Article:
One calls for lemon, which I would guess is a translation error.
Almost certainly. A lot of older Latin American recipes use lemon as a generic term covering lemons and limes. The excerpt from Jennings Cox's papers that Bacardi are currently showing to anyone that may be vaguely interested defines lemon as the citrus ingredient in a daiquiri. This may well be a language thing, if there's anyone around who knows Spanish from that era they should be able to let us know...
I've never thought about the Mojito in swizzle terms before but it makes a lot of sense.
In my experience it's a drink that takes a lot of practice to master. There are an awful lot of things to consider. Should the mint be muddled at all? If so, under the lime, on top of the lime, just a light muddle after the lime? Heck, should you even muddle the lime at all or use juice instead? Give it a good churn or a light stir? If you are muddling, how much pressure to apply?
There are no answers to these questions, it depends on the quality of ingredient to hand and, to a lesser extent, your read of the customer in front of you.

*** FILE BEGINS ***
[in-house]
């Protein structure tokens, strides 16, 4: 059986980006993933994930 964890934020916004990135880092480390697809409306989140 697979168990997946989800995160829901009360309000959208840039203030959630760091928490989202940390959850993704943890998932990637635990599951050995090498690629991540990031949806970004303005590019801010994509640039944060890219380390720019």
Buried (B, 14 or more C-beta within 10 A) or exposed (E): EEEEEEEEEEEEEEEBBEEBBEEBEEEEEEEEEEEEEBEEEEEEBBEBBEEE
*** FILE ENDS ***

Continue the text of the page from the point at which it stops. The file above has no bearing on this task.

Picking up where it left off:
The most important thing is the garnish - it must be a fresh sprig, gently slapped and positioned right by the straw so the mint aroma is strong whilst the drink is being drunk.
I have no idea how many Mojitos I've made in my time, it must be well into 5 figures. It's been the most popular drink over here for the best part of a decade. If the weather's right, we can easily sell 200 on a busy Saturday night with 3 and a bit staff serving (the 'bit' is the manager who keeps having to leave the bar to attend to other things).
Sorry to drag this off topic...